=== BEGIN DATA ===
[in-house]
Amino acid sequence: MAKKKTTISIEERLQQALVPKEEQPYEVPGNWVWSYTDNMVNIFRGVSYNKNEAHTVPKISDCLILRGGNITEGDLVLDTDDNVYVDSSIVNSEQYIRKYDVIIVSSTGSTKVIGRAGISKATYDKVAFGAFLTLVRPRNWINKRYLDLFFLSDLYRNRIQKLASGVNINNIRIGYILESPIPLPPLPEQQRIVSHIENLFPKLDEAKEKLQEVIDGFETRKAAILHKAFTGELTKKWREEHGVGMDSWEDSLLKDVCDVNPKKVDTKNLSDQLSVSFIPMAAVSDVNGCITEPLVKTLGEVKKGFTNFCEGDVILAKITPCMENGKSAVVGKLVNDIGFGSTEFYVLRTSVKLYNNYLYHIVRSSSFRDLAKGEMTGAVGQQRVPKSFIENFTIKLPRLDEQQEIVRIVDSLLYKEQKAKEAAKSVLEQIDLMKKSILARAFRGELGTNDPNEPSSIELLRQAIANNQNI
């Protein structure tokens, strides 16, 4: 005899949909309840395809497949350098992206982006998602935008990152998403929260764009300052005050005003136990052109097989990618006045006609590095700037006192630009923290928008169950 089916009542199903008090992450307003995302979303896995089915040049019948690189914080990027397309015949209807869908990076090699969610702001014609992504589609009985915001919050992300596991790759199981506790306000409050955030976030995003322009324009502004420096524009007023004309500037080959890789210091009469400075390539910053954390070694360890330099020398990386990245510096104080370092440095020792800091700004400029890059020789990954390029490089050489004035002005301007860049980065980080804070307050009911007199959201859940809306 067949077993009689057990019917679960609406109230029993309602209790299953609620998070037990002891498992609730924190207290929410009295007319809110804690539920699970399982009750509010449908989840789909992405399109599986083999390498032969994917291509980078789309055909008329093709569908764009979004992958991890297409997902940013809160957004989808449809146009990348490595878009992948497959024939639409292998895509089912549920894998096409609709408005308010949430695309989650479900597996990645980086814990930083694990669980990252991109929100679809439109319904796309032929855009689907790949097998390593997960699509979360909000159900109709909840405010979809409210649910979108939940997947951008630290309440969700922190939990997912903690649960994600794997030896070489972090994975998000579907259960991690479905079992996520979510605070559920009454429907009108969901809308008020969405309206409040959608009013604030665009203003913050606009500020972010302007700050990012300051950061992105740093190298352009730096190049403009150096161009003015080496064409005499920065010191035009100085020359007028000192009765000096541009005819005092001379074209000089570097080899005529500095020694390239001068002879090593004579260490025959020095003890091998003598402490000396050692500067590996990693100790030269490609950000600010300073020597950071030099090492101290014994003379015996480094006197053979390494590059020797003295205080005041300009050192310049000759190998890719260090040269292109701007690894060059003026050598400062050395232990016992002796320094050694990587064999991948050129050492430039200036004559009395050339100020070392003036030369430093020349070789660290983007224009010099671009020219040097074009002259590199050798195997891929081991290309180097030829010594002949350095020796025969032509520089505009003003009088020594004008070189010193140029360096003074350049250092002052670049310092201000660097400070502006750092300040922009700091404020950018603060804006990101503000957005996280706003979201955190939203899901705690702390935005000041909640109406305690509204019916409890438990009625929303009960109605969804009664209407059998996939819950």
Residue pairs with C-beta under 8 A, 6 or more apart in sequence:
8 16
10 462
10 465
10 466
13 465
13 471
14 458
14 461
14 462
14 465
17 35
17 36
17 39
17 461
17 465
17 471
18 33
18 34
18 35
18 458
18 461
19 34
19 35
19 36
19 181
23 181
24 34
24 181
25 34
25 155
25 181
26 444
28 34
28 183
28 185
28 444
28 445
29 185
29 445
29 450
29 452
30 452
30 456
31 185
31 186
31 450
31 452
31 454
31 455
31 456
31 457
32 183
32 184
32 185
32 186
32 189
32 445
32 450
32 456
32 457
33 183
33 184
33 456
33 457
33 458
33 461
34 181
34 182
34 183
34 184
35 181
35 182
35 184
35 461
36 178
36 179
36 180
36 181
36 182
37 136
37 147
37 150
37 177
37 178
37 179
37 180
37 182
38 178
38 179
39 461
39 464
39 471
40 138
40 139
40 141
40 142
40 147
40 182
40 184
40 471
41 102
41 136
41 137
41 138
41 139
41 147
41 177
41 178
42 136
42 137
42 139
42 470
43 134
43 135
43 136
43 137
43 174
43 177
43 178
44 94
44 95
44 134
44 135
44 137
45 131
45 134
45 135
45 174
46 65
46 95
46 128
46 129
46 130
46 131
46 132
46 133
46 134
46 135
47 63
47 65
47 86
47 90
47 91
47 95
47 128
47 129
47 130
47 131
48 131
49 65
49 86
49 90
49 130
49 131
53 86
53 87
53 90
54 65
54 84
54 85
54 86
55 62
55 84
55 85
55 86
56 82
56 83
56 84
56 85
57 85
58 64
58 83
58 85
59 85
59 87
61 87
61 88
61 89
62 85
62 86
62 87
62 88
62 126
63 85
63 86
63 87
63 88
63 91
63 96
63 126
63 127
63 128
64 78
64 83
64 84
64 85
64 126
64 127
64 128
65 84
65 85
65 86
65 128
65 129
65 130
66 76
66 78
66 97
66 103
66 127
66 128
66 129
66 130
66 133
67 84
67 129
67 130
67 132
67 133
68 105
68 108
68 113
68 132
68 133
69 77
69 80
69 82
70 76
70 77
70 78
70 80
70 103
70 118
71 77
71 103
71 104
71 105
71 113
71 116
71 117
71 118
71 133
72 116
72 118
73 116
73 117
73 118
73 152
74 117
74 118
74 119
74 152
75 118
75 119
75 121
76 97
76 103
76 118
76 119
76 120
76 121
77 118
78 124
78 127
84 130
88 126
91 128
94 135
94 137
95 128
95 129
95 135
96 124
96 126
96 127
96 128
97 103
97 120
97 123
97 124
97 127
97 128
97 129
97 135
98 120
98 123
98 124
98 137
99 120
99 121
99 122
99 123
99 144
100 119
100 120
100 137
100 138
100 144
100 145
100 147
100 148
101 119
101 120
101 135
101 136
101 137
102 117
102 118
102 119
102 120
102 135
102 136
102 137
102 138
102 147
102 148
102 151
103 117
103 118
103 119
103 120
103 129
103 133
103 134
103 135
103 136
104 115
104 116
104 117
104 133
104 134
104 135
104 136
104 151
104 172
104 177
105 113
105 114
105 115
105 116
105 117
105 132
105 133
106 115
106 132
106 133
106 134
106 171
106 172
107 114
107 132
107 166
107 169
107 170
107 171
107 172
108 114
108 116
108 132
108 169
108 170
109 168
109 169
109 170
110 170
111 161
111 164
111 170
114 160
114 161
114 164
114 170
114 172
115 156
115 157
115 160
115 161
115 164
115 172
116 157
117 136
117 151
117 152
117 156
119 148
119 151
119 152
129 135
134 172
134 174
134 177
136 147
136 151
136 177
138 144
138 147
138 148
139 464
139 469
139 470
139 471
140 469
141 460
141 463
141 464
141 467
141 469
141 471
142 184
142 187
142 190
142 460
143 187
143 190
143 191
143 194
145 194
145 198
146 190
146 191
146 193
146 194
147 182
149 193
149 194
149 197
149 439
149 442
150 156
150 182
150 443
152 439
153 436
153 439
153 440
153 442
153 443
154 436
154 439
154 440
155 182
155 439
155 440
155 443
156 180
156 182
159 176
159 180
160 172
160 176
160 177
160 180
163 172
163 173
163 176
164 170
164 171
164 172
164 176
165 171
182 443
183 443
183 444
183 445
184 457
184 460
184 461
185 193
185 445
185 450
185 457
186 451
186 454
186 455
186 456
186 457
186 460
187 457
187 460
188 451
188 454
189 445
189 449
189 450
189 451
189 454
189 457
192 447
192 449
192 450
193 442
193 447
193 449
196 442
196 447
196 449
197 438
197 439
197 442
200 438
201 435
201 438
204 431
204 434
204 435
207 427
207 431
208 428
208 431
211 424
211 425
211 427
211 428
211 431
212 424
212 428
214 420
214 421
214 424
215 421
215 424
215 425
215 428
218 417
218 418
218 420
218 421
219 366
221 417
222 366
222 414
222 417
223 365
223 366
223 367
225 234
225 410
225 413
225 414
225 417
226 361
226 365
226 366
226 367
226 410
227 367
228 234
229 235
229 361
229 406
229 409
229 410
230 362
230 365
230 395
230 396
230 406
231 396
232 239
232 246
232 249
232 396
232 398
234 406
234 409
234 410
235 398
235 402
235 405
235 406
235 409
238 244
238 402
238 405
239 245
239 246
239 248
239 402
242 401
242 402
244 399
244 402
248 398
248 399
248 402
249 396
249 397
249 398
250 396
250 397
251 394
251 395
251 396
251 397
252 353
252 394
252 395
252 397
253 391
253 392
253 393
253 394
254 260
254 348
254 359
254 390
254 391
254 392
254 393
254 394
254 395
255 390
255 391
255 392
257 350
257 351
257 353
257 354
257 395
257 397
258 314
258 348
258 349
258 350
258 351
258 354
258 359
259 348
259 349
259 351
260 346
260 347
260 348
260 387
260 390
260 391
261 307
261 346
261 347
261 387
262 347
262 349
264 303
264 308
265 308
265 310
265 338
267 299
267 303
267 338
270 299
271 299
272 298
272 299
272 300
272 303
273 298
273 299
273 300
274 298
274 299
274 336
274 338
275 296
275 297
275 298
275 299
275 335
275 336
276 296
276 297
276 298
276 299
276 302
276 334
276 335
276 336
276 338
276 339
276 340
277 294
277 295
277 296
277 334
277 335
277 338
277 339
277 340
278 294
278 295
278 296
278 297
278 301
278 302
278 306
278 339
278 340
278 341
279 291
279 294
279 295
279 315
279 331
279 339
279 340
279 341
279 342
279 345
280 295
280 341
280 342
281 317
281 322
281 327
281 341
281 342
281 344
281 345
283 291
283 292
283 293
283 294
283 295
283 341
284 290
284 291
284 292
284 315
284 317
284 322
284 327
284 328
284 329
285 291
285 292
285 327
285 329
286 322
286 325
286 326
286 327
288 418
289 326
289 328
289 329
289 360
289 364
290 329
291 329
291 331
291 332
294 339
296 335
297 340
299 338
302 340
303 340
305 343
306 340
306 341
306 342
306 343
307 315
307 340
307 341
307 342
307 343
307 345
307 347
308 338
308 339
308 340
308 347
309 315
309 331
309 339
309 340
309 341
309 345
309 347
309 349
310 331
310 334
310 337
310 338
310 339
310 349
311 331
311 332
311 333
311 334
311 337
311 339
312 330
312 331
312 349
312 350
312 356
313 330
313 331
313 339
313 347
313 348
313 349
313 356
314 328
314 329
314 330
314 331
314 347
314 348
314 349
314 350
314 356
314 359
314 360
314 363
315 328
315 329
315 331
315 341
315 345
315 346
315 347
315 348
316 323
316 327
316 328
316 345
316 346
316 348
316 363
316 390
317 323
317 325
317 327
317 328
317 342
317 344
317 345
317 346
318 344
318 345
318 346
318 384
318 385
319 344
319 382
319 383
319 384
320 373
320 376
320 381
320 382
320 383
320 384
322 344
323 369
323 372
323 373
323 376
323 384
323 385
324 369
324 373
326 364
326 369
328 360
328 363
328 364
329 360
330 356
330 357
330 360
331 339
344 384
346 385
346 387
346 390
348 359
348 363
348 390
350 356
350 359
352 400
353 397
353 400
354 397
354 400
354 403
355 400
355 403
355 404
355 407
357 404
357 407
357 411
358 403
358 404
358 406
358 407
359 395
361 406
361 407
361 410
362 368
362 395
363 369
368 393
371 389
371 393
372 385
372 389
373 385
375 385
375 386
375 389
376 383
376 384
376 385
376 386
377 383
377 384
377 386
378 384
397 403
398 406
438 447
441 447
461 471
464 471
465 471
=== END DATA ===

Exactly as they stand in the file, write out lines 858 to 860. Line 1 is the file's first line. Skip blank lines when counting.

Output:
320 382
320 383
320 384